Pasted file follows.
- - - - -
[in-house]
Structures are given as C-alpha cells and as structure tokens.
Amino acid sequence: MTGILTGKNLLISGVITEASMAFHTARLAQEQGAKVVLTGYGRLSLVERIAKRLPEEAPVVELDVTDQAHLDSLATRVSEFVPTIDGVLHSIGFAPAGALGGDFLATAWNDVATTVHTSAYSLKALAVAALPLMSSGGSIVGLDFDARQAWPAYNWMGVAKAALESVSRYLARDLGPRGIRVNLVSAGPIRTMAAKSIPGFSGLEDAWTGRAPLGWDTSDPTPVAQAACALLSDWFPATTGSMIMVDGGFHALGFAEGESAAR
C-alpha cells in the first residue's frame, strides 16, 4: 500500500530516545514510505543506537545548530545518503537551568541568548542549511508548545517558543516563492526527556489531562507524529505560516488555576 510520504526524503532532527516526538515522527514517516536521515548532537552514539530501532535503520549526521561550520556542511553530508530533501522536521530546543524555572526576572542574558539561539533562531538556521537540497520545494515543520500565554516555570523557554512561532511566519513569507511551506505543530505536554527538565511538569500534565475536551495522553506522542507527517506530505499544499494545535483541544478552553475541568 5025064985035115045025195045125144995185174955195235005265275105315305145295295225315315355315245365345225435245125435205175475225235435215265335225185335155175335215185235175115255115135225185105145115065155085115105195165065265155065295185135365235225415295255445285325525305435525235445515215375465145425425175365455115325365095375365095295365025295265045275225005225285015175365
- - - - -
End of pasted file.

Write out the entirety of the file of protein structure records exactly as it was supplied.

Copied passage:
[in-house]
Structures are given as C-alpha cells and as structure tokens.
Amino acid sequence: MTGILTGKNLLISGVITEASMAFHTARLAQEQGAKVVLTGYGRLSLVERIAKRLPEEAPVVELDVTDQAHLDSLATRVSEFVPTIDGVLHSIGFAPAGALGGDFLATAWNDVATTVHTSAYSLKALAVAALPLMSSGGSIVGLDFDARQAWPAYNWMGVAKAALESVSRYLARDLGPRGIRVNLVSAGPIRTMAAKSIPGFSGLEDAWTGRAPLGWDTSDPTPVAQAACALLSDWFPATTGSMIMVDGGFHALGFAEGESAAR
C-alpha cells in the first residue's frame, strides 16, 4: 500500500530516545514510505543506537545548530545518503537551568541568548542549511508548545517558543516563492526527556489531562507524529505560516488555576 510520504526524503532532527516526538515522527514517516536521515548532537552514539530501532535503520549526521561550520556542511553530508530533501522536521530546543524555572526576572542574558539561539533562531538556521537540497520545494515543520500565554516555570523557554512561532511566519513569507511551506505543530505536554527538565511538569500534565475536551495522553506522542507527517506530505499544499494545535483541544478552553475541568 5025064985035115045025195045125144995185174955195235005265275105315305145295295225315315355315245365345225435245125435205175475225235435215265335225185335155175335215185235175115255115135225185105145115065155085115105195165065265155065295185135365235225415295255445285325525305435525235445515215375465145425425175365455115325365095375365095295365025295265045275225005225285015175365